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Libya government denies connection to controversial French philosopher visit

Philosopher, Filmmaker and Activist Bernard-Henri Levy speaks onstage during the 2018 Concordia Annual Summit - Day 1 at Grand Hyatt New York on September 24, 2018 in New York City [Leigh Vogel/Getty Images for Concordia Summit]
Philosopher, Filmmaker and Activist Bernard-Henri Levy speaks onstage during the 2018 Concordia Annual Summit - Day 1 at Grand Hyatt New York on September 24, 2018 in New York City [Leigh Vogel/Getty Images for Concordia Summit]

Libya's United Nations-recognised Government of National Accord (GNA) denied any connection to a visit by celebrity French philosopher Bernard-Henri Levy, Alaraby English reported.

Levy, who championed the ousting of Libya's former leader Muammar Gaddafi, flew to the GNA-held city of Misrata via private jet, an airport source revealed.

Levy claimed he had travelled to the country in the capacity of a journalist to write a piece for US publication of The Wall Street Journal.

The controversial philosopher plans to visit the town of Tarhuna were scuppered by GNA-backed militias on Saturday after they stopped him from entering.

Levy posted pictures of himself on social media surrounded by masked gunmen in military uniforms, and claimed he had visited the "killing field" in Tarhuna, where it is believed that Khalifa Haftar's forces murdered civilians and buried them in a mass grave.

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He wrote in the caption: "Just after my reportage on the killing fields. These are the true Libyan police who protect free press. So different from the thugs who tried to block my convoy on my way back to Misrata."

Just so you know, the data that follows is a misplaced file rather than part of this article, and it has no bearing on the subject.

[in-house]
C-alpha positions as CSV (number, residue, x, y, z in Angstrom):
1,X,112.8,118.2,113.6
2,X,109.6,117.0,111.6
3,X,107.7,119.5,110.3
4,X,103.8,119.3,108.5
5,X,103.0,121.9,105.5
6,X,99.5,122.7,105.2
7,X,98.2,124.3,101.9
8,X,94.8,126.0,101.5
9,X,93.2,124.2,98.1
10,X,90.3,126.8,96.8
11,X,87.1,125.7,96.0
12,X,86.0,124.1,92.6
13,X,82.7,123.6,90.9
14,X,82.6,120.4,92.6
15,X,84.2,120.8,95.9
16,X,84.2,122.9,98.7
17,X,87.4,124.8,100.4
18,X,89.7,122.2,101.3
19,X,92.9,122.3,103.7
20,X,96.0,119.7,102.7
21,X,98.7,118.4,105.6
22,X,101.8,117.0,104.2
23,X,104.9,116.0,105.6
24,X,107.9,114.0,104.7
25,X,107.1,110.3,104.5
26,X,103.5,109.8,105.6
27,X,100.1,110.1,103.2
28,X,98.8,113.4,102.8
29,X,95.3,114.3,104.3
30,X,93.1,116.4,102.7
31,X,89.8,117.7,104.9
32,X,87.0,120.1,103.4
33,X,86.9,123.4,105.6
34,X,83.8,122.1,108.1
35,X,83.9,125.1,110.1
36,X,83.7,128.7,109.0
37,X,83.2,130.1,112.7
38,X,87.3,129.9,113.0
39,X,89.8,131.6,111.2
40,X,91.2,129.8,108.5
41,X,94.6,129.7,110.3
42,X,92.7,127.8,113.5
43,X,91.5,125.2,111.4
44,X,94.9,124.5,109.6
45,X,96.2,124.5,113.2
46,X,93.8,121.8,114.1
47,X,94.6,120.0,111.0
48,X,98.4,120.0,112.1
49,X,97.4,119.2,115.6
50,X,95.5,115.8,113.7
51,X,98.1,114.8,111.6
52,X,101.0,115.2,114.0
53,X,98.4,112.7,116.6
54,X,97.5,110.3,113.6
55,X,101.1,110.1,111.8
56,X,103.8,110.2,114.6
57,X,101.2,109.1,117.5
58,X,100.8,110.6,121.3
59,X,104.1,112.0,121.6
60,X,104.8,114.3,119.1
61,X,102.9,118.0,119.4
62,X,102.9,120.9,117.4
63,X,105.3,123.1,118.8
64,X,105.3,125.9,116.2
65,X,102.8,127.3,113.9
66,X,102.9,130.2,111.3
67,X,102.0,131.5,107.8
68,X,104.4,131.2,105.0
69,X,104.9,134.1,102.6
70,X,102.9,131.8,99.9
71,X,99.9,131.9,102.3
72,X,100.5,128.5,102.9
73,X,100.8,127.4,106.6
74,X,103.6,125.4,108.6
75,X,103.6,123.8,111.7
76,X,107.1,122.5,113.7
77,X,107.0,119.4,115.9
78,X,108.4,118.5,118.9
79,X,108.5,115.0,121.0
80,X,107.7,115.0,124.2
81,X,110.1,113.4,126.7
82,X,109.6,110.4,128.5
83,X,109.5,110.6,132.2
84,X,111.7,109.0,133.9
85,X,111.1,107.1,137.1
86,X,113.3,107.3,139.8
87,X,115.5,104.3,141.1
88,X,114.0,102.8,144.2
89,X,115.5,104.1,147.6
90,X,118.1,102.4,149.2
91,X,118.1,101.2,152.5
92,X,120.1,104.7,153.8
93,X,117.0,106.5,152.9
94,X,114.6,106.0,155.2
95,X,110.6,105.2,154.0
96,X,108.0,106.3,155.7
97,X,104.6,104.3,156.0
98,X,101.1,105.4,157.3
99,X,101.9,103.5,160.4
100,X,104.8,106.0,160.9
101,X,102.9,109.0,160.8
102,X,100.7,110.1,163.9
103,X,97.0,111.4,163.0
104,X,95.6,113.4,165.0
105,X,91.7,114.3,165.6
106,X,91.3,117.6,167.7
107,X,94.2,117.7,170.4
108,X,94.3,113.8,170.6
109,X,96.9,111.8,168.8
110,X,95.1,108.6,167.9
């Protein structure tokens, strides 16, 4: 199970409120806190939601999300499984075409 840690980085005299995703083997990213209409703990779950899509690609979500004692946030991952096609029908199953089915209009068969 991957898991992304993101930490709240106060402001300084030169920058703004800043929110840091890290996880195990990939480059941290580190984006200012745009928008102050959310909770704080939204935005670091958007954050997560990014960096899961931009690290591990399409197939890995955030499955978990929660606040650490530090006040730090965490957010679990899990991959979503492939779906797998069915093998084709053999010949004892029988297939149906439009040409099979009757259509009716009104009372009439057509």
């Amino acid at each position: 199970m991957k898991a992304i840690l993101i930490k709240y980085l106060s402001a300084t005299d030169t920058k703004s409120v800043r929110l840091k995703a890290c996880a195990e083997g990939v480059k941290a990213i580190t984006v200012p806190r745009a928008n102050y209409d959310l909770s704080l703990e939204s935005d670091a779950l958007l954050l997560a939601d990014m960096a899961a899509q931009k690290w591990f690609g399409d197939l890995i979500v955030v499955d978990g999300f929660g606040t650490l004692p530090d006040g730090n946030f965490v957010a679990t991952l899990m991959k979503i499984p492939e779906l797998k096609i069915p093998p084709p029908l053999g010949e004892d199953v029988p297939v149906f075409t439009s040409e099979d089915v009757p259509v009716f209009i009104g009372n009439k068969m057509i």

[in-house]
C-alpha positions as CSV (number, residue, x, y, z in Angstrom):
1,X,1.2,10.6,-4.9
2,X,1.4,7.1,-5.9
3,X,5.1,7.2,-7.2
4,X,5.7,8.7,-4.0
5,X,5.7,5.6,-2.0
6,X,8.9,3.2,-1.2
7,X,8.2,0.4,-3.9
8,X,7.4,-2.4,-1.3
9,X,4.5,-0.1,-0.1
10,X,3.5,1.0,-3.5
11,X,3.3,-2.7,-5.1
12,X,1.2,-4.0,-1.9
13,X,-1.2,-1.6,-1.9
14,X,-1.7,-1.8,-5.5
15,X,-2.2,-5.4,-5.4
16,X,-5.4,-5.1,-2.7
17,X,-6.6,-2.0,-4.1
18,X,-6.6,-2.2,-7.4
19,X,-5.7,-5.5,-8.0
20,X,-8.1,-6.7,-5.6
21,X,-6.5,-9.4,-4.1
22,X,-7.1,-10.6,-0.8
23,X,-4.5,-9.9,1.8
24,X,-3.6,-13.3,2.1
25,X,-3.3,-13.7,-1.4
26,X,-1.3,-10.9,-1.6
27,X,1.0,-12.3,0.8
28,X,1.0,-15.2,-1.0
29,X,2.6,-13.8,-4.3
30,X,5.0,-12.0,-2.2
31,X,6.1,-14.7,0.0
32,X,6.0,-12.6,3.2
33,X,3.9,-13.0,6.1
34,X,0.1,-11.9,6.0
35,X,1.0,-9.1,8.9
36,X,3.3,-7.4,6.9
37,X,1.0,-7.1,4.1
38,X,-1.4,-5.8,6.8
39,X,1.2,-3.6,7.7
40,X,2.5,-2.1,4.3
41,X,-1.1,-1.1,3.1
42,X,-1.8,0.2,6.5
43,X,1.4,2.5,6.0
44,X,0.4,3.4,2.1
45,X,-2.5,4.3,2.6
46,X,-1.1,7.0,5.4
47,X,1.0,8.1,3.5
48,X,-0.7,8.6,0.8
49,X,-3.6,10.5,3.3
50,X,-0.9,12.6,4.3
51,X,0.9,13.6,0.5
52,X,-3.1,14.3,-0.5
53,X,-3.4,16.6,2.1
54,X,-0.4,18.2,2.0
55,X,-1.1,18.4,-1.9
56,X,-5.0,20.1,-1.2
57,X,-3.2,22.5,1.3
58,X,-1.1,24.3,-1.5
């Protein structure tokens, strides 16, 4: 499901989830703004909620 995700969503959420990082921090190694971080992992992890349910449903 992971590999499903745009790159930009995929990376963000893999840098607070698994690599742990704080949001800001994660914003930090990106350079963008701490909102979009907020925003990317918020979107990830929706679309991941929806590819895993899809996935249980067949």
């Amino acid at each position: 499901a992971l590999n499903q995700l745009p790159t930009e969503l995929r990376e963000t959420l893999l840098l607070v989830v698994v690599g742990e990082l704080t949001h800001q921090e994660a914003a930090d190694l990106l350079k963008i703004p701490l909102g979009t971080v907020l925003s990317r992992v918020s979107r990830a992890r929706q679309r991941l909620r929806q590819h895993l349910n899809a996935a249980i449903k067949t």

He later claimed his report for the Wall Street Journal would be out soon.

It was reported in Libyan media that he had planned a trip to the capital of Tripoli in order to meet with Interior Minister Fathi Bashagha, a rumour that has been vehemently denied by the GNA's leader Fayez al-Sarraj.

Levy is well-liked in France, but however is widely disliked in the Arab world due to his being a staunch supporter of Israel.

France has been heavily criticised for the support it has given to warlord Haftar, whose forces are mainly confined to the east of the country.

The country is joined in its support for Haftar by the UAE, Egypt, Russia, and Saudi Arabia, as opposed to Turkey, Italy and Qatar who have thrown their weight behind the UN-recognised GNA, led by Al-Sarraj.

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